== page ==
WPP says in a statement: “The acquisition expands Kantar Health’s presence in an important fast-growth market and provides the company with new capabilities in cost effectiveness and budget impact economic models. It also continues WPP’s strategy of investing in fast growing markets and its commitment to developing its strategic networks throughout the dynamic Brazilian market.”

What’s also interesting is how WPP has been slowly reinventing Kantar – once the “market research” unit of WPP, it is now moving towards a consulting, insight and data analytics model – or, as the group calls it, “[our] data investment management division”.

With the data and pharma boxes ticked, we move on to digital and mobile. JWT, one of WPP’s biggest global ad networks, bought a majority stake of Cairos Usabilidade Eireli (known as “Try”), a user experience agency in Brazil that designs and develops custom web, mobile, desktop and touch-enabled applications.

Try’s unaudited revenues for the year ended 31 December 2013 were approximately 2.5 million Real (£620,000). Again, not a huge acquisition, but Try does have a very good client book, including a number of successful Brazilian and international businesses such as Itaú Bank, Porto Seguro, Electrolux, SKY, Serasa-Experian, Havaianas, Prontmed, and Kate Spade. Founded in 2003, the company employs 22 people and is based in São Paulo. Try provides consultancy to their clients in user experience, interaction design and prototyping – so again, it is more than “just” an agency.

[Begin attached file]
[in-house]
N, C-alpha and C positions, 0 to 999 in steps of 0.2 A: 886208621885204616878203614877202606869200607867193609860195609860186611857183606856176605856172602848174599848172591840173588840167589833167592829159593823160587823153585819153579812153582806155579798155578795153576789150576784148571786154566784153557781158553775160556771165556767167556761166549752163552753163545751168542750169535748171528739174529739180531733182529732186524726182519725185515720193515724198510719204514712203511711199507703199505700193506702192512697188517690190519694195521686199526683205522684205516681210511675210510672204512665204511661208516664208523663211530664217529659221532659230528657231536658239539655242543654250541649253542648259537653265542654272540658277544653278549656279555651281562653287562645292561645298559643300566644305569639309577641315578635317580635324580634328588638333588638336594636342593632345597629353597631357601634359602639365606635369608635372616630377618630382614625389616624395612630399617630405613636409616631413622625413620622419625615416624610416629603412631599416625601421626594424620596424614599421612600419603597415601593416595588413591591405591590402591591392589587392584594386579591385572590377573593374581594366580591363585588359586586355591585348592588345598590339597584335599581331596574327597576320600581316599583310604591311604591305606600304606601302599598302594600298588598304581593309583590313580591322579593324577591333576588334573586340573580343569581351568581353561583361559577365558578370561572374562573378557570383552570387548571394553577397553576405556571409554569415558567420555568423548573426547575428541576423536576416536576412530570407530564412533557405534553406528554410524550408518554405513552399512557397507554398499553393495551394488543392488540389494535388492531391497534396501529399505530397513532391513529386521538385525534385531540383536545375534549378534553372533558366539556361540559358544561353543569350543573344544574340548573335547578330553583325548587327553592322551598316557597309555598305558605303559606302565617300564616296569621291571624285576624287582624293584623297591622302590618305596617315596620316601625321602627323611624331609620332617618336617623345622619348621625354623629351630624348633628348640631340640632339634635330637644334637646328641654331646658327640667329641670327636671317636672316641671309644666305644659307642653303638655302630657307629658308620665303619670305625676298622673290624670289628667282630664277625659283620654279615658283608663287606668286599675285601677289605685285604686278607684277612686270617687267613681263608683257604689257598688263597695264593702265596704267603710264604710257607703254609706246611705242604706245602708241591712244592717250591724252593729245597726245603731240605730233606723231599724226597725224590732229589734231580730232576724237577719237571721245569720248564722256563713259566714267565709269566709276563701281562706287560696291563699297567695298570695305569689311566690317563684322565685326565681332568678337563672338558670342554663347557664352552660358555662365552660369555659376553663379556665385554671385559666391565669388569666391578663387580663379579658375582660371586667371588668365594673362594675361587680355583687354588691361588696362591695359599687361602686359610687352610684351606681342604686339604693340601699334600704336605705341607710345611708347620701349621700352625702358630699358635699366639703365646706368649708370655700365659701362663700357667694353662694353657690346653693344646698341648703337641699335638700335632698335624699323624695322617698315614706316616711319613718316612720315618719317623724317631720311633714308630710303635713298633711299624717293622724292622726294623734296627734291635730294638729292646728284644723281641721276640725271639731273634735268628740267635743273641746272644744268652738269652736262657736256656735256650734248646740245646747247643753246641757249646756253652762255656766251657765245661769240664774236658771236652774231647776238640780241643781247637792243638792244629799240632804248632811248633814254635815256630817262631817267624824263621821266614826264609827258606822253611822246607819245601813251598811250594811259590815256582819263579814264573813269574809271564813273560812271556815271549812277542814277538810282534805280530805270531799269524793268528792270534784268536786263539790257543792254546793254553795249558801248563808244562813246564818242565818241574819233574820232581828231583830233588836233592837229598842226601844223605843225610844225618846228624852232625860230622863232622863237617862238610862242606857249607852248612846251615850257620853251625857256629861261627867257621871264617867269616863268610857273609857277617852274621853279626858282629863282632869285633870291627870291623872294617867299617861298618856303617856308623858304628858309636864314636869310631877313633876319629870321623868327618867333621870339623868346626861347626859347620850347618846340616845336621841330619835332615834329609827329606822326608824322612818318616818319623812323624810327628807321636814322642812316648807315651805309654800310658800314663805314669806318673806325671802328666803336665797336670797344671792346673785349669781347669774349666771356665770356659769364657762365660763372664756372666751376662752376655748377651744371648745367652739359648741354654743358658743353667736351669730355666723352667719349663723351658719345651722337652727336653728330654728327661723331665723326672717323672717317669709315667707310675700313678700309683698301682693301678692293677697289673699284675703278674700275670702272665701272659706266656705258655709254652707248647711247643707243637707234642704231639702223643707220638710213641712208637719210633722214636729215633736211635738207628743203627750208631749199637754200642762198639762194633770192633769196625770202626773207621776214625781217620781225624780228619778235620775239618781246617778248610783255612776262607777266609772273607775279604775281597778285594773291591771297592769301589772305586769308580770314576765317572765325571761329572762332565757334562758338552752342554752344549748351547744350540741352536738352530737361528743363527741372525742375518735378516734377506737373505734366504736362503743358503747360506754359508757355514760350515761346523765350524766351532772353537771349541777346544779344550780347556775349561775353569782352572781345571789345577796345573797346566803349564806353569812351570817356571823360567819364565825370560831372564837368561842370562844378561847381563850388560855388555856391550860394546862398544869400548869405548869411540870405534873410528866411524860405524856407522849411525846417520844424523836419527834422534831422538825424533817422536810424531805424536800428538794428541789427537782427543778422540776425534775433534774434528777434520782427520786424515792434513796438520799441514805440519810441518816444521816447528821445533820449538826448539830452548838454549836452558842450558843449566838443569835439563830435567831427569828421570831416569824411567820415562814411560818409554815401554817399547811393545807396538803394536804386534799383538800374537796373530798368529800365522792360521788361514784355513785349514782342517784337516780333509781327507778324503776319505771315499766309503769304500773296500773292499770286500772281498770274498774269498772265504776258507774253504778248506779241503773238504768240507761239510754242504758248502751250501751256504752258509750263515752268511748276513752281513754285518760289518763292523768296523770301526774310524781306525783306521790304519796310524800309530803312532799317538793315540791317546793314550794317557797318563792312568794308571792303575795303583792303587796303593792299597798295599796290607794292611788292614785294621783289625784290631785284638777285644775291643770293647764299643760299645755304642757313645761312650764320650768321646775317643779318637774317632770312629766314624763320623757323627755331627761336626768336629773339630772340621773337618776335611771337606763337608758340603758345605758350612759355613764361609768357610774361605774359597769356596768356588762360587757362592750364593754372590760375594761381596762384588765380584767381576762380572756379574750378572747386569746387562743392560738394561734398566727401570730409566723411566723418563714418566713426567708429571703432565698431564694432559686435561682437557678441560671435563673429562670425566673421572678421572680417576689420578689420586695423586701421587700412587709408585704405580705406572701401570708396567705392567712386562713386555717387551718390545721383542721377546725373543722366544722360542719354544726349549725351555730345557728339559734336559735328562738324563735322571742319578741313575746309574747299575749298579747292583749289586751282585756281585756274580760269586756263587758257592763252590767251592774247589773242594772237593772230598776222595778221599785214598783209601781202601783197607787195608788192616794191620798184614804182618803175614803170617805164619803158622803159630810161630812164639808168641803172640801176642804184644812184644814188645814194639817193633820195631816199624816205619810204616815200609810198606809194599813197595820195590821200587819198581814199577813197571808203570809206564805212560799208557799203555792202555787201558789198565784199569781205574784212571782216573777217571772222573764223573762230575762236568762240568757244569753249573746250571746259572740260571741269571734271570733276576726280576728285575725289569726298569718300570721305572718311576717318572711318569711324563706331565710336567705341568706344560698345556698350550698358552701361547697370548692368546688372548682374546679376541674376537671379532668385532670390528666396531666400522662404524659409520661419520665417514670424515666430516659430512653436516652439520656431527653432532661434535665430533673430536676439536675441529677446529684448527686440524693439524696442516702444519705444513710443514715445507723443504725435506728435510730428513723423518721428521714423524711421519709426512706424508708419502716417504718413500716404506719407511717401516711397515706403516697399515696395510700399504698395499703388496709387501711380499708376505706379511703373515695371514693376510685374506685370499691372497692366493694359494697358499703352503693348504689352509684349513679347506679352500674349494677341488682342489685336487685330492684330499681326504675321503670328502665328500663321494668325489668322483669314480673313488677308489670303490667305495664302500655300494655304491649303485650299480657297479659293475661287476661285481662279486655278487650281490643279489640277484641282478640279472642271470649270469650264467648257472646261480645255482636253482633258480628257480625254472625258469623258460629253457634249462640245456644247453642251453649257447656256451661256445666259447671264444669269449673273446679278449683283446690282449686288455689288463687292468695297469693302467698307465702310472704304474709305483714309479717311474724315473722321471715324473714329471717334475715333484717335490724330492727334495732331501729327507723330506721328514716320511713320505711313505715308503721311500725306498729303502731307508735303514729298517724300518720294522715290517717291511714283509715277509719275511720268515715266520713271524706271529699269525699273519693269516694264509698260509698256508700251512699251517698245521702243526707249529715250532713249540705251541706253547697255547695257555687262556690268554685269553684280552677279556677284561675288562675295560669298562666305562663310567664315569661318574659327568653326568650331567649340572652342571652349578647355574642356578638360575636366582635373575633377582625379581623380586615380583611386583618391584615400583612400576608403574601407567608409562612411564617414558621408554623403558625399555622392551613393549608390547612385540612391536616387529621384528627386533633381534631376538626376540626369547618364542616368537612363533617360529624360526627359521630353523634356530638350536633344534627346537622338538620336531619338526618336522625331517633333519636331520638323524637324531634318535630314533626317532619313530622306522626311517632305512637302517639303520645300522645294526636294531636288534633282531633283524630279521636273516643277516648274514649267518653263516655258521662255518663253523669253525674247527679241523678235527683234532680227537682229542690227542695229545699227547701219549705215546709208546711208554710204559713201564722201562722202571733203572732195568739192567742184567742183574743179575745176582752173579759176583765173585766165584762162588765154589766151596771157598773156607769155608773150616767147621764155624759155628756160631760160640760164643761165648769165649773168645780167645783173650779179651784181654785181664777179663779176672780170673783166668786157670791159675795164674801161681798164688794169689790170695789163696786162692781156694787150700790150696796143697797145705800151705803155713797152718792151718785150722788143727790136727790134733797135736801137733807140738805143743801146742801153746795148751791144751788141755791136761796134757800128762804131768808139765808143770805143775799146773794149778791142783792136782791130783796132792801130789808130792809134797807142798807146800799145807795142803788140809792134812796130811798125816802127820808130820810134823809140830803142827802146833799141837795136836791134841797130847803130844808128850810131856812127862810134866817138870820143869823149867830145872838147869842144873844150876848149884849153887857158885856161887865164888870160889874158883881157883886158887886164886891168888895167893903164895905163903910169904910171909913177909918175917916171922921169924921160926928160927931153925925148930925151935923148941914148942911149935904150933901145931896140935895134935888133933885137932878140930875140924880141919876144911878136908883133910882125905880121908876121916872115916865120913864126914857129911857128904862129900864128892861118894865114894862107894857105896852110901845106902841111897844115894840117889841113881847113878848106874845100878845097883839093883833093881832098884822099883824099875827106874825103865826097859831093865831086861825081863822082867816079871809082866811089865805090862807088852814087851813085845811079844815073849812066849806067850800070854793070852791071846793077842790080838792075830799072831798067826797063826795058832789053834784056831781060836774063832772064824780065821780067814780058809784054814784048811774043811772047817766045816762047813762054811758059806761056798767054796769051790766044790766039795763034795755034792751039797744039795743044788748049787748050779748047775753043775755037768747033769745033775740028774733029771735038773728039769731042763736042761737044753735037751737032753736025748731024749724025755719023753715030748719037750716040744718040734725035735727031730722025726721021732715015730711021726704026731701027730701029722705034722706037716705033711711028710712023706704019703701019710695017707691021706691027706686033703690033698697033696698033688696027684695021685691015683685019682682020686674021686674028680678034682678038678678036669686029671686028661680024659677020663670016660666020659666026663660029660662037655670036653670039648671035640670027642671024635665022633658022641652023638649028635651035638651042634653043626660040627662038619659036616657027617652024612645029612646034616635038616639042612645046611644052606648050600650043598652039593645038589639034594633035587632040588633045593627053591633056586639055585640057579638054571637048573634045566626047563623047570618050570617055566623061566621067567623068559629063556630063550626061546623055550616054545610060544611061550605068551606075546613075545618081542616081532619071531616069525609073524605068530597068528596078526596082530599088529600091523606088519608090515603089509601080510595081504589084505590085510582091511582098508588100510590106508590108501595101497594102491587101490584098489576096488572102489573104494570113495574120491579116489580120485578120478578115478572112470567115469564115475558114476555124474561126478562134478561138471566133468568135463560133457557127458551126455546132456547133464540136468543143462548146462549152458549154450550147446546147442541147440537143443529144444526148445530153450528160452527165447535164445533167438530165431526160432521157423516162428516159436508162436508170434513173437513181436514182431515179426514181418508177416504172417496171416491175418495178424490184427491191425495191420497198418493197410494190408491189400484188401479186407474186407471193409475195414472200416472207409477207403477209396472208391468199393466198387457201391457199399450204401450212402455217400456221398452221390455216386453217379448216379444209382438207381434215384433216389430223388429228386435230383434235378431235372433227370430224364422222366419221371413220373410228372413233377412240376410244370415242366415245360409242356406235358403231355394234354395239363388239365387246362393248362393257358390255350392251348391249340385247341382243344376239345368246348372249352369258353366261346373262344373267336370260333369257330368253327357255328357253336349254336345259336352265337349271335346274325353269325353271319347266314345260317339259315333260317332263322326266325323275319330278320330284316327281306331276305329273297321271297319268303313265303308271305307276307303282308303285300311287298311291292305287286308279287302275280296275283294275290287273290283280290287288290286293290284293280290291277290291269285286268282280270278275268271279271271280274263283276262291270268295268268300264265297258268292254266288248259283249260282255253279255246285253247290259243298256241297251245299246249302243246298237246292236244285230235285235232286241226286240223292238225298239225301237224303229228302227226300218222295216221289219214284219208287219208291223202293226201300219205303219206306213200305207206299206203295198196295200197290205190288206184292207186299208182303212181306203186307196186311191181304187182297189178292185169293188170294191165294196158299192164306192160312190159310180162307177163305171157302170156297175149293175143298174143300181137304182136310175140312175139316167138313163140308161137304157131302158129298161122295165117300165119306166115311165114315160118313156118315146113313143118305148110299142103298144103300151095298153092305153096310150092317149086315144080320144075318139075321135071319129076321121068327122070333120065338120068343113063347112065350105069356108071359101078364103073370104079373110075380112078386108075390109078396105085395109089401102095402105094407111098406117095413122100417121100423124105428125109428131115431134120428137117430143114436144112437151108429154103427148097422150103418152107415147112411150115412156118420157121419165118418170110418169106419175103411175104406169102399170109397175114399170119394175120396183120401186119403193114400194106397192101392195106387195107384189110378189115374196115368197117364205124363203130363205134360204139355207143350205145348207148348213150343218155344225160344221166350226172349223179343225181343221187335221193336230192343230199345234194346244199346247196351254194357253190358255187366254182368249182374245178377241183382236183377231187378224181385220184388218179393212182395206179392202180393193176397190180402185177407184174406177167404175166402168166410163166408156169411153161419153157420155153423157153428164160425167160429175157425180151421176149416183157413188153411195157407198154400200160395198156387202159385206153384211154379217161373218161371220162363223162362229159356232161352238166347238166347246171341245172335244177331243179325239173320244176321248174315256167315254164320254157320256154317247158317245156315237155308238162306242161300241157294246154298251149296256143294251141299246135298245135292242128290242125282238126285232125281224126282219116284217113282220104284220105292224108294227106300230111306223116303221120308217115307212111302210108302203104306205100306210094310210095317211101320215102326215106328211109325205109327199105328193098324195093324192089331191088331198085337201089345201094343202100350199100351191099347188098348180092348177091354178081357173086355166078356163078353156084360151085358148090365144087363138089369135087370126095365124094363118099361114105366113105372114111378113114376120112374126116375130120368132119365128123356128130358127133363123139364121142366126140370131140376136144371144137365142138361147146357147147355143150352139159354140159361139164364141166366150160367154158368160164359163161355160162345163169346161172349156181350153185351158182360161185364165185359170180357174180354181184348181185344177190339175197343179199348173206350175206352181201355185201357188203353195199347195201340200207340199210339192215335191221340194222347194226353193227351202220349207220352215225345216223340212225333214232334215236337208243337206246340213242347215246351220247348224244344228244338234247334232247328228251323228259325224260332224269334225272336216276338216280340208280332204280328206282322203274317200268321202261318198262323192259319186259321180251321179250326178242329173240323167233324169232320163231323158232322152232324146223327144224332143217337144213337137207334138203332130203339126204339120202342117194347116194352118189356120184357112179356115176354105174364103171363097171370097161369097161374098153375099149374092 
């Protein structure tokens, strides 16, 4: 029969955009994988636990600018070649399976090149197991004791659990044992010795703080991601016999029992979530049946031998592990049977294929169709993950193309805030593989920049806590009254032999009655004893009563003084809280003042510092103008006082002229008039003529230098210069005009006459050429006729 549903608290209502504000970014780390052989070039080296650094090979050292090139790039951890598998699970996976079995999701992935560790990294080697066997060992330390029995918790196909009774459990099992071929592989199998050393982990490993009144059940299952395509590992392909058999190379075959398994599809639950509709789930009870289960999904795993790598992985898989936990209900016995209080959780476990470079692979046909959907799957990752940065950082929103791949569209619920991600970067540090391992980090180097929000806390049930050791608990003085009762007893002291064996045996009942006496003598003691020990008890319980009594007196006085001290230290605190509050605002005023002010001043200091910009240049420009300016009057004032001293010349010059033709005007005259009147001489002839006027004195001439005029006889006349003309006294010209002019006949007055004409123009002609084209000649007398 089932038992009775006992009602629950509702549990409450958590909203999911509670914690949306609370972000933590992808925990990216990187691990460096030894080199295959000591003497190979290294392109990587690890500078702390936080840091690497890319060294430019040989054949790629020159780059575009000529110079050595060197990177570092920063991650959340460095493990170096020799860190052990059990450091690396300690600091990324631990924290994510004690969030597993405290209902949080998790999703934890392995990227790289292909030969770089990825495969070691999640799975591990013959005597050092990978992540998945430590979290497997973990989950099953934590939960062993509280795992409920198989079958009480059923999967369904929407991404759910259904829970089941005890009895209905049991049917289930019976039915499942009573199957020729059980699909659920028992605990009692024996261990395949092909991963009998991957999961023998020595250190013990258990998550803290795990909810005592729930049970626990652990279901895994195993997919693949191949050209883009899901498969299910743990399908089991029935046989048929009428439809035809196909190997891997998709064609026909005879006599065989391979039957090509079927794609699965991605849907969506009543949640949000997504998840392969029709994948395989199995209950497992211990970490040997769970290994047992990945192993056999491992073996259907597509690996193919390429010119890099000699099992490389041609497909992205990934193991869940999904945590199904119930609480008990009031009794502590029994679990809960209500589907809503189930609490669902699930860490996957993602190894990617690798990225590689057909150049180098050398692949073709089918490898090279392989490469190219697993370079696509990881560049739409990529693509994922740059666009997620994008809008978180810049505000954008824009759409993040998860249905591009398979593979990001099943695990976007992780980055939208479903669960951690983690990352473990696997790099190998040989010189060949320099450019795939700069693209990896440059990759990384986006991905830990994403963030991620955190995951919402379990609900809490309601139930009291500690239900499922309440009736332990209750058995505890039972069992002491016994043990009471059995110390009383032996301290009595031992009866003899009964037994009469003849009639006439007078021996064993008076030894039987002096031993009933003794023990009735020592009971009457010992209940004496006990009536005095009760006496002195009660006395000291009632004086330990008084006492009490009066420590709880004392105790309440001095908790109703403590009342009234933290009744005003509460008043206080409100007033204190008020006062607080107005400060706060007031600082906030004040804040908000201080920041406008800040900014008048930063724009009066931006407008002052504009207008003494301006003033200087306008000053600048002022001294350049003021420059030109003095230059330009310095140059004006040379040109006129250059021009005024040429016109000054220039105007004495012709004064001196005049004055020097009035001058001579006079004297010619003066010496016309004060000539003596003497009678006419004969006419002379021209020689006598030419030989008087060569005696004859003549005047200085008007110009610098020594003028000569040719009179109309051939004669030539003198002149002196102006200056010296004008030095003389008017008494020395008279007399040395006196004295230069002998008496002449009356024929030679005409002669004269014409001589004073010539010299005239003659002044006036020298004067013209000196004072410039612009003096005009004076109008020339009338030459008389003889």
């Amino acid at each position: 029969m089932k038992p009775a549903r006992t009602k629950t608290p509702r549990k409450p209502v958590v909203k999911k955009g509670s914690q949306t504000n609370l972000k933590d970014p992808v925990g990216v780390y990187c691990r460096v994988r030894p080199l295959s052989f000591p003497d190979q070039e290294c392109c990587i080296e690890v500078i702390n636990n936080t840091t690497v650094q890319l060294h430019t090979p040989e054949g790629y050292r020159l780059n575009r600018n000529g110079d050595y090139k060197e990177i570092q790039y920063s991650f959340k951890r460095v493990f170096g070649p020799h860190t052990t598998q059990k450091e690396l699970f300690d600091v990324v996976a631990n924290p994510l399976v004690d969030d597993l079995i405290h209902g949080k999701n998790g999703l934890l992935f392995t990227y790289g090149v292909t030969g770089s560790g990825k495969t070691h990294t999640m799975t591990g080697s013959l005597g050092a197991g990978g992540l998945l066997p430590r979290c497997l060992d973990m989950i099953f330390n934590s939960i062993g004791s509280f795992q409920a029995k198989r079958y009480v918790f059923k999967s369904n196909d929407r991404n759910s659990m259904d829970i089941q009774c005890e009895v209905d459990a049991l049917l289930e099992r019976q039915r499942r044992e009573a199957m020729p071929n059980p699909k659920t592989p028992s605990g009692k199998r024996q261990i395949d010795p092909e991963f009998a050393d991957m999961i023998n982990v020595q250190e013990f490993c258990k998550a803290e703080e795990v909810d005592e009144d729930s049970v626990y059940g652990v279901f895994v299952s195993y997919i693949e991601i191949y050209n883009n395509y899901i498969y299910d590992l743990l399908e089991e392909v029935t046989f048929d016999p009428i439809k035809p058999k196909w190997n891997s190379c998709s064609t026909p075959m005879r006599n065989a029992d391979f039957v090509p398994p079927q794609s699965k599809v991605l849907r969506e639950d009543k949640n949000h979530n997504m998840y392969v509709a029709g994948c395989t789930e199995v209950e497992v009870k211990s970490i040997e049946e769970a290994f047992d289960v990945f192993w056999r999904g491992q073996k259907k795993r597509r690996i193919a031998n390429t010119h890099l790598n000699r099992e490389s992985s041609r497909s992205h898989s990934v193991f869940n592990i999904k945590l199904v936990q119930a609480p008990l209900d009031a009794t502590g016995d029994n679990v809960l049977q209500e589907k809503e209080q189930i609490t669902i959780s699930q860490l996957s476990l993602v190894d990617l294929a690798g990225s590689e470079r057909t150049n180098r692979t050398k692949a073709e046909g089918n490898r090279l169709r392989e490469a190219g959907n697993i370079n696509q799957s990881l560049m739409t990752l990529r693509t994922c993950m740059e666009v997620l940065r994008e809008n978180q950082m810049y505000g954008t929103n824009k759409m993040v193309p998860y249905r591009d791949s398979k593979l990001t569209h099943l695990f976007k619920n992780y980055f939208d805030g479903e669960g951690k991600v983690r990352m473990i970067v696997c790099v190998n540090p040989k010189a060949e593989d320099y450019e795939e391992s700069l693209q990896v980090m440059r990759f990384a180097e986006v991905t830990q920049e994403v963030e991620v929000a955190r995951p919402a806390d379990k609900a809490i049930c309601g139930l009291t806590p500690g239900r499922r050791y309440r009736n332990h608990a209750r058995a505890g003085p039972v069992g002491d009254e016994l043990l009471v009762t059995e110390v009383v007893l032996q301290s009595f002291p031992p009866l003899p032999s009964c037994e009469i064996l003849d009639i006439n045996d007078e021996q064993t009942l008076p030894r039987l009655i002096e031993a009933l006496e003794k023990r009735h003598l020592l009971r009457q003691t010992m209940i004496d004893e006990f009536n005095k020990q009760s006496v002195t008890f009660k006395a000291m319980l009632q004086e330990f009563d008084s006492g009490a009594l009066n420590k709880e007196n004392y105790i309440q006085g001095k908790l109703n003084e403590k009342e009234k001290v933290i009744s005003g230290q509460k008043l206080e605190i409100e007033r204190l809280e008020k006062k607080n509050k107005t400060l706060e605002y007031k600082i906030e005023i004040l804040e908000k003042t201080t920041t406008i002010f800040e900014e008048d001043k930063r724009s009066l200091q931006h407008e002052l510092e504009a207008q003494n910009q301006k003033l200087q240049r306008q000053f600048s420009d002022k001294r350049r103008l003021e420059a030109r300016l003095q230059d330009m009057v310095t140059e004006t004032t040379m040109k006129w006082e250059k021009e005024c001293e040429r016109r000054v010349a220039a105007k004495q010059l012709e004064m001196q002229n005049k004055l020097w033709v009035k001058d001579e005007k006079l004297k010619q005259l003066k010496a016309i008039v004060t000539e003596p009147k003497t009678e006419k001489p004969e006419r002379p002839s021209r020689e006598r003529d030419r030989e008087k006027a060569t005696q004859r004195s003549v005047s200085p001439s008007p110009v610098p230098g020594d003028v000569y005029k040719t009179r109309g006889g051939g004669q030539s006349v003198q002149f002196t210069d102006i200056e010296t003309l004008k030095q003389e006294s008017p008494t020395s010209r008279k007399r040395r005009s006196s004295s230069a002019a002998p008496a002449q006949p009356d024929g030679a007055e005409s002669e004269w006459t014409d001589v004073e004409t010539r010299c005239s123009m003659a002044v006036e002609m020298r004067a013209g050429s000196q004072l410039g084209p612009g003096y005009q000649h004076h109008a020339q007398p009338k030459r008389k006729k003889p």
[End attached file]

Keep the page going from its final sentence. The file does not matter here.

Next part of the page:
Sir Martin’s third September Brazilian acquisition was another JWT deal, this time in another important market – search. Internet penetration in Brazil lags behind many developing economies – it’s just 45.6 per cent – so there is plenty of growth to be had in search, and search engine marketing lags behind other territories.

So the announcement of the acquisition of a majority stake of Mídia 123 Serviços de Publicidade Via Internet Ltda. (better known as “Blinks”), a leading search engine marketing agency, was another indication of the holding group’s seriousness about becoming a major force in Brazil.

Blinks’ unaudited revenues for the year ended 31 December 2013 were 11.2 million Real (£2.8m) with gross assets of approximately 3.3 million Real (£819,000) at the same date, making it the biggest of the three acquisitions Clients include local companies Bom Negócio, CVC, Netfarma, Giuliana, and Sem Parar. As well as more familiar names like office supply giant Staples. Founded in 2009, the company employs 81 people and is based in São Paulo.

Blinks specialises in sponsored-links campaigns and other performance-based advertising. As internet penetration in Brazil grows, brands and companies will have to focus on effective search-engine marketing (SEM) to achieve the best search engine rankings.

As a result, clients are increasingly turning to established SEM solutions, such as those provided by Blinks, to play a strategic role in maximising their internet presence and the all-important return on investment; and, by coming to the party relatively early, WPP has stolen a lead on its rivals.